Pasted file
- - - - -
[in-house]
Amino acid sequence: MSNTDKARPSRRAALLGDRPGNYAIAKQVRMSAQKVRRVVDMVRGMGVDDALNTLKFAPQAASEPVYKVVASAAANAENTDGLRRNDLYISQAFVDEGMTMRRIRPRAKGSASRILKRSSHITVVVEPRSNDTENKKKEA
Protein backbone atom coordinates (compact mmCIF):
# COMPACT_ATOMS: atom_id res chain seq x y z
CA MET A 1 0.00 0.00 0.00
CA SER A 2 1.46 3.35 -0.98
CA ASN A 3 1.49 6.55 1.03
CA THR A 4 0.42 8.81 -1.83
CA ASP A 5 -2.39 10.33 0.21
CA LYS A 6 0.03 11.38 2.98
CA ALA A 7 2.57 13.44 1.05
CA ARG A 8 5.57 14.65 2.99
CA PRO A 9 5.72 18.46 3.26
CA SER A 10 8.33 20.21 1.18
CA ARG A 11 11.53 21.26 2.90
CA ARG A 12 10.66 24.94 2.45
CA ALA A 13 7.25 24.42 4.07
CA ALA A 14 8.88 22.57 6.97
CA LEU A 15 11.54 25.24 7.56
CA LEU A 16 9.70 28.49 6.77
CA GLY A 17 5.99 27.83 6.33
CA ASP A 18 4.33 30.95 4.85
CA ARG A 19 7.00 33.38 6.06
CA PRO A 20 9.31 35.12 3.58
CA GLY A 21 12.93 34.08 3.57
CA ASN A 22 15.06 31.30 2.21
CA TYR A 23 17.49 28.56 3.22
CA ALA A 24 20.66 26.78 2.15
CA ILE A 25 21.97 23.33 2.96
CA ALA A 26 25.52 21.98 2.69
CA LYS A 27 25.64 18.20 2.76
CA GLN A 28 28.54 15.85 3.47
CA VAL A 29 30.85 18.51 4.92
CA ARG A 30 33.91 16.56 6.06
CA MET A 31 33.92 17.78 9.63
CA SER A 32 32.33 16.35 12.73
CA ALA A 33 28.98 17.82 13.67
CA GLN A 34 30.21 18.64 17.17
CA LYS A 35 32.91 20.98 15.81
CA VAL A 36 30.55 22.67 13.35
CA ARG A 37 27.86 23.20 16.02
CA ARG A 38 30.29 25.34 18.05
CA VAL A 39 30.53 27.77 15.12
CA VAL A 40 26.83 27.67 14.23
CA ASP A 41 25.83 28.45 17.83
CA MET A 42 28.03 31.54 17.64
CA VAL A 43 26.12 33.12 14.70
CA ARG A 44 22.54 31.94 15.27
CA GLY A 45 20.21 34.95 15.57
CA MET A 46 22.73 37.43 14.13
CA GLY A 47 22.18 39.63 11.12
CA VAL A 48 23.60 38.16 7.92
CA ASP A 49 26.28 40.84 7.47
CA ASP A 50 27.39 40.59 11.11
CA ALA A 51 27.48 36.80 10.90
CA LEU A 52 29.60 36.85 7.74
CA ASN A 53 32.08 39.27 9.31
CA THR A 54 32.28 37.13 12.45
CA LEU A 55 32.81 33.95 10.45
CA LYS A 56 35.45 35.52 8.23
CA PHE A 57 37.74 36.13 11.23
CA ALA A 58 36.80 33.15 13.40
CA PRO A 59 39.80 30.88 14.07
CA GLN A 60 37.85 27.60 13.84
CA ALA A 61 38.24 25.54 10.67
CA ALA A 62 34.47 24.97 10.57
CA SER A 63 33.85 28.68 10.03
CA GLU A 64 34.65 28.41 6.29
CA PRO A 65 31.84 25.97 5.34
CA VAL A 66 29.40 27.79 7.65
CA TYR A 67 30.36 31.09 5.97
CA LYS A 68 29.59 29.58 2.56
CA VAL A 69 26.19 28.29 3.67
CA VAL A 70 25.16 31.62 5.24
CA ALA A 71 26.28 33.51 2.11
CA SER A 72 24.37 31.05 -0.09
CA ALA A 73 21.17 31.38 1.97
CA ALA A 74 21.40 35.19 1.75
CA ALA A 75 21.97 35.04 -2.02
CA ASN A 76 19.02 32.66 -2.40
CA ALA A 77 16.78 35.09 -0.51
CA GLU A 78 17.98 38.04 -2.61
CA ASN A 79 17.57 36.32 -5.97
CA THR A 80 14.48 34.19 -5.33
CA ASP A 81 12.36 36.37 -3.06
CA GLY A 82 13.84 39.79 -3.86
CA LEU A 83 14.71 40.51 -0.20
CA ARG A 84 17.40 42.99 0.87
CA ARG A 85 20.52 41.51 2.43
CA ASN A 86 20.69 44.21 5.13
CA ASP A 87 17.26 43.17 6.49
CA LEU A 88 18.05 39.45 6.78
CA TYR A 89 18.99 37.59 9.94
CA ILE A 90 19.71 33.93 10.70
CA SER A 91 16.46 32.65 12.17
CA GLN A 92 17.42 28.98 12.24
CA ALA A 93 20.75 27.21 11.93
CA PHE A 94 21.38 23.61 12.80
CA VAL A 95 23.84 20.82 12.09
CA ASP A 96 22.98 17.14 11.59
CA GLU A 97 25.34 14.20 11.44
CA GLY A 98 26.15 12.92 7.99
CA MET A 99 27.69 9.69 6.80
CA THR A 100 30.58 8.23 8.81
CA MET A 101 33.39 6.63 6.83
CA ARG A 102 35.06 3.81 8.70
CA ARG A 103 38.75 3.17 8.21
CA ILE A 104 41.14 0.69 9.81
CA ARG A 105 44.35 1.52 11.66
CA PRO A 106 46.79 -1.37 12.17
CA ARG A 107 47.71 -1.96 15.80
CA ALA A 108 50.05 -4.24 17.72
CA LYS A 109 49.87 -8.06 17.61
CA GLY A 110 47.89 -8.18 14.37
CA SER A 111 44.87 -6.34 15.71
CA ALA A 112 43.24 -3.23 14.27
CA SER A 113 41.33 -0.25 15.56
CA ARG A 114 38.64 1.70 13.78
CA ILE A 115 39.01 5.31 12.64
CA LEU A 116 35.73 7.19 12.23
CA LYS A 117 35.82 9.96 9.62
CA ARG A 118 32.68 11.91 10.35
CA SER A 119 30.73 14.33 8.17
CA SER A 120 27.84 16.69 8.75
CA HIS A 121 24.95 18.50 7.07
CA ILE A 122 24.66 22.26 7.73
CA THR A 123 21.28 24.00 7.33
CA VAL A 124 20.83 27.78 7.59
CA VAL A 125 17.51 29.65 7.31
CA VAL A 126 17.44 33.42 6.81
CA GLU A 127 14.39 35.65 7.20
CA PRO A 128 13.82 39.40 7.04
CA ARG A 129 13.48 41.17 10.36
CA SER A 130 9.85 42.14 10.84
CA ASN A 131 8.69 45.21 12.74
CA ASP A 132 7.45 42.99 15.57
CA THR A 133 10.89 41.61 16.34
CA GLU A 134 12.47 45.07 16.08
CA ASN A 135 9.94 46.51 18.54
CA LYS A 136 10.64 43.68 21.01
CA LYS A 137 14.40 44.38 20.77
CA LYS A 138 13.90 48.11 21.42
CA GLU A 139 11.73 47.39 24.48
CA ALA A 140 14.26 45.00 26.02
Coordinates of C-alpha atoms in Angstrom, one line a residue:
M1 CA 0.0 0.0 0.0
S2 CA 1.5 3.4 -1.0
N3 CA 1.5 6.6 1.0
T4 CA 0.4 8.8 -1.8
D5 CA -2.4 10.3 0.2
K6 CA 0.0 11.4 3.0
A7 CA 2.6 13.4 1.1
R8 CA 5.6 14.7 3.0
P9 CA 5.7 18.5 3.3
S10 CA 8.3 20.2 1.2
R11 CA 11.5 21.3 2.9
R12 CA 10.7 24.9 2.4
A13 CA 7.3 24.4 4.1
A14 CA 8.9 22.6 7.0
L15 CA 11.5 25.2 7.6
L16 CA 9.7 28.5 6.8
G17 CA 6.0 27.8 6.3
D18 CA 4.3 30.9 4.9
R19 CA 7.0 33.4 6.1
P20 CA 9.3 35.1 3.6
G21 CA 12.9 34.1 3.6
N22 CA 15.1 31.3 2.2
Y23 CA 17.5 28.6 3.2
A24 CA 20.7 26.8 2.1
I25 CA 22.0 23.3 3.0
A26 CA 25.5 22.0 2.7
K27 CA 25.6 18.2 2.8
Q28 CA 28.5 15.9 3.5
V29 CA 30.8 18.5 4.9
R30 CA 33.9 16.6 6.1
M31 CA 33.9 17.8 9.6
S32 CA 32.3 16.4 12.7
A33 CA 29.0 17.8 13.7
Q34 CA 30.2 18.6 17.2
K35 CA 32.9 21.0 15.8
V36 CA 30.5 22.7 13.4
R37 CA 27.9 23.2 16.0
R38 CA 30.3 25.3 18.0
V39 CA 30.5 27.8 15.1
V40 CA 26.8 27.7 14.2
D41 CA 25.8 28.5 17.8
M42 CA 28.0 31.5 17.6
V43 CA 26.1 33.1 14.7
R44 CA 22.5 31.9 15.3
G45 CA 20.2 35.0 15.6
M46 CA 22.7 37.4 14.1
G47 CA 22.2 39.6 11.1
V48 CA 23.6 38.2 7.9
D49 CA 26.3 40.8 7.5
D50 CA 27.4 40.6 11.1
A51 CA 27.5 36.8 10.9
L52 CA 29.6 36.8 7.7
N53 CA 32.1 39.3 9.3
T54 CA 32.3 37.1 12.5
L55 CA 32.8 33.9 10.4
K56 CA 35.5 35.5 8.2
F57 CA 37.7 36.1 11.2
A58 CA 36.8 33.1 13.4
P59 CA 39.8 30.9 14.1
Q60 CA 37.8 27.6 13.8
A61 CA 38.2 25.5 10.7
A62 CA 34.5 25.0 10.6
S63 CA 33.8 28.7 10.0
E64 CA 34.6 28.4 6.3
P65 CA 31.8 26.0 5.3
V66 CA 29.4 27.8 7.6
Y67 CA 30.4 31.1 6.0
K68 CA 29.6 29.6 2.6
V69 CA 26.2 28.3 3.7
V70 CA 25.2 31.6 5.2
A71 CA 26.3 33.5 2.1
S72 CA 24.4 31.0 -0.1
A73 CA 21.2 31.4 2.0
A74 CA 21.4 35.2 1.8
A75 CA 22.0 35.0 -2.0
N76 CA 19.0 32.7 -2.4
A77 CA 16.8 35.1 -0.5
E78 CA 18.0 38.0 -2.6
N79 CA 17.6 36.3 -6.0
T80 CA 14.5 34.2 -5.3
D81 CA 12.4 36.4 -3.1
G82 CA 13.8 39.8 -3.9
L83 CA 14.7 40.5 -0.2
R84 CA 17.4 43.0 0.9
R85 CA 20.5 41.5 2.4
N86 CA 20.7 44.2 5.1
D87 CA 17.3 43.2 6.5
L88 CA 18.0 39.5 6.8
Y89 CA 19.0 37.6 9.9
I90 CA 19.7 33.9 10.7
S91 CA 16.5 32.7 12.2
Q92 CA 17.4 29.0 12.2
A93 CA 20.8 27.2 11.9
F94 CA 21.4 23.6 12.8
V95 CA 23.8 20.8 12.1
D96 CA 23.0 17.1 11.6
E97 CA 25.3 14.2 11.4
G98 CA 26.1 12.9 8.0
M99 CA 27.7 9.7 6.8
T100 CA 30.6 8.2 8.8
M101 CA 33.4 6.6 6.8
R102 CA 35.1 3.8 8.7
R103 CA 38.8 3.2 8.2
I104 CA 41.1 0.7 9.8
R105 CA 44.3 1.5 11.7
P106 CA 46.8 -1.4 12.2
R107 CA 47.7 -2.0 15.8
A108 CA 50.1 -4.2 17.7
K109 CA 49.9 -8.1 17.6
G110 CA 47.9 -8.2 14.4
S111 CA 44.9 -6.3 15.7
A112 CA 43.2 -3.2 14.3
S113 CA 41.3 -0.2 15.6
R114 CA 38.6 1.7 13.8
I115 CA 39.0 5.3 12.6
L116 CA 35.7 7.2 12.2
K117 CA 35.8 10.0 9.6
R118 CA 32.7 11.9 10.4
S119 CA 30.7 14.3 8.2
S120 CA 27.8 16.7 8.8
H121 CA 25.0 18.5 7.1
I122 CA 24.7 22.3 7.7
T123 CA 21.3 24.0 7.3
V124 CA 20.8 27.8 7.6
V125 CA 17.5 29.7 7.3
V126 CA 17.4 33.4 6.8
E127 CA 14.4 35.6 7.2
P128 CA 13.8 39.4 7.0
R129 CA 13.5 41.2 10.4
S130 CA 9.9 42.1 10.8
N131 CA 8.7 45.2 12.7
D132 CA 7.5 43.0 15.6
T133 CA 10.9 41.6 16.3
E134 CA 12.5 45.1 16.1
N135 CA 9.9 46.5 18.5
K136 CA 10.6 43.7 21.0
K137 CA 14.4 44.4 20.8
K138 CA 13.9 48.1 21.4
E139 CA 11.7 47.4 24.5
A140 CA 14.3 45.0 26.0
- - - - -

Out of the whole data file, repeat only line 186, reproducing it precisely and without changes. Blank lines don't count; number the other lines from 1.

D41 CA 25.8 28.5 17.8